Although we started this journey to improve our district’s abysmal SBAC scores, we were really searching for ways students could learn. This is an abridged version of our story to this date.
I believe that we, the teachers, want what is best for kids and are trying our hardest to make that happen. Extra duties and other difficulties are thrown in our way that makes it very challenging.
I, as a math coordinator, never want to run a professional development that either adds more to teachers’ plates or worse, is a waste of their time. and that gives rise to this week’s full disclosure from the vantage point of several weeks hindsight. From the perspective of the teachers I serve, I have failed in this regard.
In the effort of full transparency, I am going to share all from this point forward, the uncomfortable, the successes and the failures, and I hope that like-minded folks will pull together to help us all get better together.
Here’s the situation: Our district scores on standardized testing have been in the toilet (no sugar coding) and I take full ownership as the leader of mathematics in my district.
The structure our team created through their hard work and vision was built out to look like the following:
- Give students a performance task cold, teachers record data to how students are doing across metrics we hope to inspire (think developing grit).
- We meet on our PLN time, share out trends we are noticing, and build instructional strategies to improve student learning.
- Teachers return to classrooms and instruct students using strategies to help students improve learning and develop grit.
- We are focusing on this idea of fostering productive struggle, as part of developing grit.
- After a few weeks, we come together to attend a couple of classrooms and observe what students do on the performance task, as we attempt to see if our work is giving students better access to the content.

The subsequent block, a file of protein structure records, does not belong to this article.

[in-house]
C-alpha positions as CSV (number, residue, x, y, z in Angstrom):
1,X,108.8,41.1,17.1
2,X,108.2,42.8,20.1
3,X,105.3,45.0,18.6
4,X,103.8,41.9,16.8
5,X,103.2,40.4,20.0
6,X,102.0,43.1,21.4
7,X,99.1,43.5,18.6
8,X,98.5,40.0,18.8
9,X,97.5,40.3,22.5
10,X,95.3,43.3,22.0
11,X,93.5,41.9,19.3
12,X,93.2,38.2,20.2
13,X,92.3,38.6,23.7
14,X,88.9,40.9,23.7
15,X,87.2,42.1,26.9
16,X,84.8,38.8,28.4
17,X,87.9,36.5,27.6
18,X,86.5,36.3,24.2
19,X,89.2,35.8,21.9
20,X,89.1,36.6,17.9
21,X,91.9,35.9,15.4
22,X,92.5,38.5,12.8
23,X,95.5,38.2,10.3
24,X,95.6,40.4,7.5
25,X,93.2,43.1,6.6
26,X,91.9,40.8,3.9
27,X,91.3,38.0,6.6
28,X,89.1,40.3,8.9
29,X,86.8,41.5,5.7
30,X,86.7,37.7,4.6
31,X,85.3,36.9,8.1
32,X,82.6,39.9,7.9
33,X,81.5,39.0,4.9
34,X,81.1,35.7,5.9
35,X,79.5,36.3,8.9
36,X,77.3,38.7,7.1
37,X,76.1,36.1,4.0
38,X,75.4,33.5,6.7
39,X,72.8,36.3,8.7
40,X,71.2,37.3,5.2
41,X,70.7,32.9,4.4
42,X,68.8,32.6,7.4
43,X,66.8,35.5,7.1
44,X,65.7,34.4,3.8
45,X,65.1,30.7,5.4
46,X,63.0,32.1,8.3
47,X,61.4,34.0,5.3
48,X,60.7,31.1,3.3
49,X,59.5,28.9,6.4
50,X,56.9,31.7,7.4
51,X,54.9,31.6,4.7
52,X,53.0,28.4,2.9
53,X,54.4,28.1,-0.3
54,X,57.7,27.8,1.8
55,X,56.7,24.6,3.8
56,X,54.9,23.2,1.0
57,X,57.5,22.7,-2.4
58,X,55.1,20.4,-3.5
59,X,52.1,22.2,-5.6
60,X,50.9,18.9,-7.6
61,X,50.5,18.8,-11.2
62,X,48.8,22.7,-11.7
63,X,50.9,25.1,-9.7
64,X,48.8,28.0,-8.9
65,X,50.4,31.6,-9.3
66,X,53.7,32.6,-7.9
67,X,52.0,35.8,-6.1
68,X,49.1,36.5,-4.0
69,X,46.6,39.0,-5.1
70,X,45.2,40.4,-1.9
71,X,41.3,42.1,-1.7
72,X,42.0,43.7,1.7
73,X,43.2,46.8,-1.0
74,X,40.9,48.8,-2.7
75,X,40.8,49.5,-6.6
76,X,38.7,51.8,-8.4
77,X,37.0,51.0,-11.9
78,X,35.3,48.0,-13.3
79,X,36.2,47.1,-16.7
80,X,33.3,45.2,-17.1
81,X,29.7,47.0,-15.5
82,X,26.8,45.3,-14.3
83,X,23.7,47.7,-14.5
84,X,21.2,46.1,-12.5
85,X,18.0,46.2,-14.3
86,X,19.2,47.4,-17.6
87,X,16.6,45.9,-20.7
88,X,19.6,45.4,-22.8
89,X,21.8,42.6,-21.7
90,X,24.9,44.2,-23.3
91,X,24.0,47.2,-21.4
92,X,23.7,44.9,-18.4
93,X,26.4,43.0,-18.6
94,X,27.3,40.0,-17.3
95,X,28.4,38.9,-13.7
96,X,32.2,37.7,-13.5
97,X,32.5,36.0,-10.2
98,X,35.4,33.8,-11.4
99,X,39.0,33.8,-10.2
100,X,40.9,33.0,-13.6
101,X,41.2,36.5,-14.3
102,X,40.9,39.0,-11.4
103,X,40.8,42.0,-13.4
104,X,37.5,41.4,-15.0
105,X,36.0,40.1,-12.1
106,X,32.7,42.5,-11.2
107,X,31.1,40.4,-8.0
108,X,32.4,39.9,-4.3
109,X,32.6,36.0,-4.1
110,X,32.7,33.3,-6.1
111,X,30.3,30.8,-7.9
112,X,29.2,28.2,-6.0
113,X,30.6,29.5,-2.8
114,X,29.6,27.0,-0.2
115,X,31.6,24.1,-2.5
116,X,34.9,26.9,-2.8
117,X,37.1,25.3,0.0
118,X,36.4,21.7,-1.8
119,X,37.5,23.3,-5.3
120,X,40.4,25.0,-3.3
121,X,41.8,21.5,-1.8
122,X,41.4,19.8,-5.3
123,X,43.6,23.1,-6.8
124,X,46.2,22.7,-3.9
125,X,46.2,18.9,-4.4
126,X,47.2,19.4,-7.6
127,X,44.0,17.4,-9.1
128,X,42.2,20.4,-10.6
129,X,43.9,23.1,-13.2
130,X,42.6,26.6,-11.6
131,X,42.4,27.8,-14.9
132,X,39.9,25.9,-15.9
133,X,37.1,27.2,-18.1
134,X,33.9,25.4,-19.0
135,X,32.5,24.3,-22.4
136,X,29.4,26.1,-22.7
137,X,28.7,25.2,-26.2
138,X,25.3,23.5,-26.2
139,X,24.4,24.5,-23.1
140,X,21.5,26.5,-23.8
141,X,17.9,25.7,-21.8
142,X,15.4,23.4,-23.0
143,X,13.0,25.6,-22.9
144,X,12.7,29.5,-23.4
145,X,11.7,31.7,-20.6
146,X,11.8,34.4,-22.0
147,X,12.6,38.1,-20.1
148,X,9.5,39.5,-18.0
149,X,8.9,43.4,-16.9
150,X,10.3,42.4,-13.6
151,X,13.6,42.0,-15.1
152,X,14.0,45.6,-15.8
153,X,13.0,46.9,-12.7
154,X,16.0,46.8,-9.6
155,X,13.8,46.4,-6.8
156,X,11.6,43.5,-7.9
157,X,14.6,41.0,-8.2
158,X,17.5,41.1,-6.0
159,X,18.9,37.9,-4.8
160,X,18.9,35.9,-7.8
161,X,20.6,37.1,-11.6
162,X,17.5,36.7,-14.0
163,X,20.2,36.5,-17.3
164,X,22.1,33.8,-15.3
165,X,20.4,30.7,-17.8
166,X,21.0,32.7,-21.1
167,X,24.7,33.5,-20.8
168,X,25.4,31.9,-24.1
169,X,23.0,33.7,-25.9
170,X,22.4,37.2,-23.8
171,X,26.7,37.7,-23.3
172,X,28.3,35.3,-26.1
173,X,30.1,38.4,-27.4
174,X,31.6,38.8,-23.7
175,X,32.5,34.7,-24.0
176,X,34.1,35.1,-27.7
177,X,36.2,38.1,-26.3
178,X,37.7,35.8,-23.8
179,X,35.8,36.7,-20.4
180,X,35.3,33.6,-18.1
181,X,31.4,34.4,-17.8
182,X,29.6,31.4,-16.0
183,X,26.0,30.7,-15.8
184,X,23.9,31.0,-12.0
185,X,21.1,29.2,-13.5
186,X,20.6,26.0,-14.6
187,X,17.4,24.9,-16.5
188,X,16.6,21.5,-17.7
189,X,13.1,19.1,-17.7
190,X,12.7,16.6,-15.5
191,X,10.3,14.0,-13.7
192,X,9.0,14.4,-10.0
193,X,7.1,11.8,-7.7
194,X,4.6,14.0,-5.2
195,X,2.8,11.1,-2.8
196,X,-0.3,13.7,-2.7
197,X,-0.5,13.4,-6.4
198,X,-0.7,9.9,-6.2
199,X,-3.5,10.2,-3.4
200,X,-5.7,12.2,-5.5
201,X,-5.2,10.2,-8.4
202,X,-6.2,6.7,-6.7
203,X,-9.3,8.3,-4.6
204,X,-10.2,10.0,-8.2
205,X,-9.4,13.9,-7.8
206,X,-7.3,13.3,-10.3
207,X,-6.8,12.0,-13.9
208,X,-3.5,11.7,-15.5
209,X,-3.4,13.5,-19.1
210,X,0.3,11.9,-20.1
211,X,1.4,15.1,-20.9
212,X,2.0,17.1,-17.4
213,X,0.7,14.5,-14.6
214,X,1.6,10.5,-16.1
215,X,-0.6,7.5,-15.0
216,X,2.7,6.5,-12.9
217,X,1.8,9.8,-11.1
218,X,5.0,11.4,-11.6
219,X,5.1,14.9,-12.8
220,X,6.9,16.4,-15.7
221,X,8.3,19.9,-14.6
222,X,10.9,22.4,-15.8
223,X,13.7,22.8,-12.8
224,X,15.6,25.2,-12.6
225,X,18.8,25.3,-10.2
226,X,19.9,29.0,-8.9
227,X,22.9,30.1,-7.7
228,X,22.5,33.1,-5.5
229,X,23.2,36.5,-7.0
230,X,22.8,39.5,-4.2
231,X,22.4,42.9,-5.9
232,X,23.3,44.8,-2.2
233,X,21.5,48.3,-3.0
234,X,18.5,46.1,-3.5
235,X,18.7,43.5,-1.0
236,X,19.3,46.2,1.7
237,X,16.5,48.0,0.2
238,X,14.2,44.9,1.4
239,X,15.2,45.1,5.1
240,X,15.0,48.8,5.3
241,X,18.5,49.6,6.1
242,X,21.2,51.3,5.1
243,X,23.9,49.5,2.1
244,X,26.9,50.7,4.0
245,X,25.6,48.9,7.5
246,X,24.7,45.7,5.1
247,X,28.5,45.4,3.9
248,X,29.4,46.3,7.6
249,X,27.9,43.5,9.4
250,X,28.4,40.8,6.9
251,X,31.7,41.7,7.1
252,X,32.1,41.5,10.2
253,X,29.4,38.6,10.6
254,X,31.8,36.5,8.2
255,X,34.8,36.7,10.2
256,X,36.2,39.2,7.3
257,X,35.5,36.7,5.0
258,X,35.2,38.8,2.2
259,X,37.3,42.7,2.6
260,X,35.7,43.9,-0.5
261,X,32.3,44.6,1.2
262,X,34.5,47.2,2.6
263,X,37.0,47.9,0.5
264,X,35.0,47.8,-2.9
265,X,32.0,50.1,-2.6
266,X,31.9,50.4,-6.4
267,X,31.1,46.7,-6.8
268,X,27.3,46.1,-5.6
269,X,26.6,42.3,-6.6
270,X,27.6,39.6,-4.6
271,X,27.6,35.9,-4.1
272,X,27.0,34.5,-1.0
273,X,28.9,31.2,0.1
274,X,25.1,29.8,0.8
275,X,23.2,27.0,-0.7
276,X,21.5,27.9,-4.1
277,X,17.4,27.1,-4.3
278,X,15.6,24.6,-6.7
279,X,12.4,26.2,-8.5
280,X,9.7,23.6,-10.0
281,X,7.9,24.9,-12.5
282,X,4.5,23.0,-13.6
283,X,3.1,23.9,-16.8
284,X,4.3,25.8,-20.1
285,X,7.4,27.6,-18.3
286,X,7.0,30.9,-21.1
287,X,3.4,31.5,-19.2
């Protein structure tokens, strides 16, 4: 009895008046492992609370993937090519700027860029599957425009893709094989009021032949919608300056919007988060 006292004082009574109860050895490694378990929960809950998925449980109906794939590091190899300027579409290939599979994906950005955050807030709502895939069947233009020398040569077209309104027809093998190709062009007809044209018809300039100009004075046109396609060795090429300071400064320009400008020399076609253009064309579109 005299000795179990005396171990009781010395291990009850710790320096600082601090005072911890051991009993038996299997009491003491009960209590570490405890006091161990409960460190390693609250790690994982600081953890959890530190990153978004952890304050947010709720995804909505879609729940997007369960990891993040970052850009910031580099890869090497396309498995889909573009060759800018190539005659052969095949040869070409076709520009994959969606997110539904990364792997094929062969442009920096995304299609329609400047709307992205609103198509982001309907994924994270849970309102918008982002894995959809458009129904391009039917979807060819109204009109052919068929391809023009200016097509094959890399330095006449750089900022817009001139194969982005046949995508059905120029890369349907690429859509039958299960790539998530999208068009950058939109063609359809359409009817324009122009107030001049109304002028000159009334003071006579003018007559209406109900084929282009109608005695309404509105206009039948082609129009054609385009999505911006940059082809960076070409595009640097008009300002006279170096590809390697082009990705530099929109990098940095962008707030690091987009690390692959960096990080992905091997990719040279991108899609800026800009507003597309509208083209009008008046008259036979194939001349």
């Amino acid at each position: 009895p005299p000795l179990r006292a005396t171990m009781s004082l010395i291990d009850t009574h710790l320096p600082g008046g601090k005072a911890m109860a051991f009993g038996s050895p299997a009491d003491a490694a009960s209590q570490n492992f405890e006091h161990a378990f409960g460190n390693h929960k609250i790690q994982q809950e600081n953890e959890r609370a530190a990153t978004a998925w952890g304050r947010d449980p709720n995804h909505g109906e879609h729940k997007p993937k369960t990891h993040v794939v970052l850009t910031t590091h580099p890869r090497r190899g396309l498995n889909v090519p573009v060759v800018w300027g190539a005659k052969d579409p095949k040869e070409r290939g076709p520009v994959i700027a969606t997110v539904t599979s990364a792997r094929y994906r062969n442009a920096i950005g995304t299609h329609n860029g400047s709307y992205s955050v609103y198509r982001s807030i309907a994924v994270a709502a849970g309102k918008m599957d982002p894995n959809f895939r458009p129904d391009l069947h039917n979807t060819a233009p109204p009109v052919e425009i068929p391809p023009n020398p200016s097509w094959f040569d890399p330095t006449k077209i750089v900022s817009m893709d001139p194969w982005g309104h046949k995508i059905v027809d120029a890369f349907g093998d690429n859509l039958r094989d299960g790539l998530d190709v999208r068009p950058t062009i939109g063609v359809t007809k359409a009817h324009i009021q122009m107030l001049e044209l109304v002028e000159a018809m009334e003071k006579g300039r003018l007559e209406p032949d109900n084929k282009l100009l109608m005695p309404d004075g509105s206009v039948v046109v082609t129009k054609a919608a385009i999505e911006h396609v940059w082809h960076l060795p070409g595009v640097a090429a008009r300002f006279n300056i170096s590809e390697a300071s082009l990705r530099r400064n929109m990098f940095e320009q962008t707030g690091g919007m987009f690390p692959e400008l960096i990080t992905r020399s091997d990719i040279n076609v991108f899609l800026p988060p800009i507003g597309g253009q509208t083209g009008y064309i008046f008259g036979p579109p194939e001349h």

- We collect data from observations to refine, redefine, and improve for next round.
These were the professional development moments that I shared to assist, support, and reinforce this structure
- The dry run of the performance task (first-time students see task) was the first week of September.
- We calibrated our learning a week later, most teachers picked CUBES as their strategy to teach students. (Our initial kickoff PD is here.)
- From mid-September until mid-October teachers taught CUBES when we met again. Bringing the game to the next level, we explored this article that Jon Corippo had recently reminded me of. I wanted teachers to use a research-based strategy, together with the article strategy, were the focus of this meeting. To help ensure teachers committed to implementation I also asked them to book a mentor teacher, or myself, to view their instruction of the strategy they chose. (This PD is here.)
- I failed to communicate the timing, so no teachers gave the second dry run.
- Enter Hamish Brewer and my journey changed, this video inspired me to want to change the conversations that are happening around us.
- So our third meeting, I went #ALLIN to become #RELENTLESS (Our PD is here.)
- The teachers asked at this point for a lesson on what productive struggle looks like in the classroom. So when we had our PD day on 11/20, I was asked to put up or shut up.
- The lesson I created for 7th graders is embedded in our PD slides from that same day, it is here.
The results from the day are shown in teachers reflections from our day. (For context, light yellow is <4, or unacceptable grade in my book.)
And suggestions from the teachers
There are some valid points here, and the teachers didn’t feel that I delivered on what they needed to see what productive struggle looks like in the classroom. In addition, the setup for how to plan in the afternoon did not meet their needs. In short, I had violated my biggest decree, that any PD I give is not a waste of teachers time, and I empower them with something better than before they arrived. This post is not a pity party, but a moment to reflect on mission statement, and role as a leader. I failed my team, I cannot accept that as a result.
What might I learn? How might I pick myself up and move forward? How might I inspire in them what I know that they are capable of (which is greater than what kids are currently getting)?
These are the questions that I am working on now, I can’t fail, like Hamish says, the mission of our students learning is too important, their futures…no, our futures depend on us being successful.